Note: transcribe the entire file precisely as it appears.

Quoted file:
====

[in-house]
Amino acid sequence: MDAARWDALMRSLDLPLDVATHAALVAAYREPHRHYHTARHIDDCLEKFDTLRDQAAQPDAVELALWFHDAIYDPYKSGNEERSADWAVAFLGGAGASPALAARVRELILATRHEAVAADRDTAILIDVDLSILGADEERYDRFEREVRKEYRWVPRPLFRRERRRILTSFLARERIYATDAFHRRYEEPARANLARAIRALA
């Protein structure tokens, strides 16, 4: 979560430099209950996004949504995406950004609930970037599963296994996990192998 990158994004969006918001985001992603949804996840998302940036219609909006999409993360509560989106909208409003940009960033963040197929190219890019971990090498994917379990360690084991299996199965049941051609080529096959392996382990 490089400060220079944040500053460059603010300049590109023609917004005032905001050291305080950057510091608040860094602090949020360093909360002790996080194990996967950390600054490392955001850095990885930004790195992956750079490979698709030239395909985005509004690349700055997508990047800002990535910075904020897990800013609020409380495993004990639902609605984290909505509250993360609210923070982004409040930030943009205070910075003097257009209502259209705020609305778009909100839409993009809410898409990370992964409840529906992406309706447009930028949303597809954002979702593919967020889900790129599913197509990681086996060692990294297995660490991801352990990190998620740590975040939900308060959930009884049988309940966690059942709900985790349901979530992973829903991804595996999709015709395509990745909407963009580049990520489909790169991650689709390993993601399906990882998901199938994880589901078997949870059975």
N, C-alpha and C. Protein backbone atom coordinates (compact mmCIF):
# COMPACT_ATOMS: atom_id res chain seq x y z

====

[in-house]
Amino acid sequence: MDAARWDALMRSLDLPLDVATHAALVAAYREPHRHYHTARHIDDCLEKFDTLRDQAAQPDAVELALWFHDAIYDPYKSGNEERSADWAVAFLGGAGASPALAARVRELILATRHEAVAADRDTAILIDVDLSILGADEERYDRFEREVRKEYRWVPRPLFRRERRRILTSFLARERIYATDAFHRRYEEPARANLARAIRALA
């Protein structure tokens, strides 16, 4: 979560430099209950996004949504995406950004609930970037599963296994996990192998 990158994004969006918001985001992603949804996840998302940036219609909006999409993360509560989106909208409003940009960033963040197929190219890019971990090498994917379990360690084991299996199965049941051609080529096959392996382990 490089400060220079944040500053460059603010300049590109023609917004005032905001050291305080950057510091608040860094602090949020360093909360002790996080194990996967950390600054490392955001850095990885930004790195992956750079490979698709030239395909985005509004690349700055997508990047800002990535910075904020897990800013609020409380495993004990639902609605984290909505509250993360609210923070982004409040930030943009205070910075003097257009209502259209705020609305778009909100839409993009809410898409990370992964409840529906992406309706447009930028949303597809954002979702593919967020889900790129599913197509990681086996060692990294297995660490991801352990990190998620740590975040939900308060959930009884049988309940966690059942709900985790349901979530992973829903991804595996999709015709395509990745909407963009580049990520489909790169991650689709390993993601399906990882998901199938994880589901078997949870059975």
N, C-alpha and C. Protein backbone atom coordinates (compact mmCIF):
# COMPACT_ATOMS: atom_id res chain seq x y z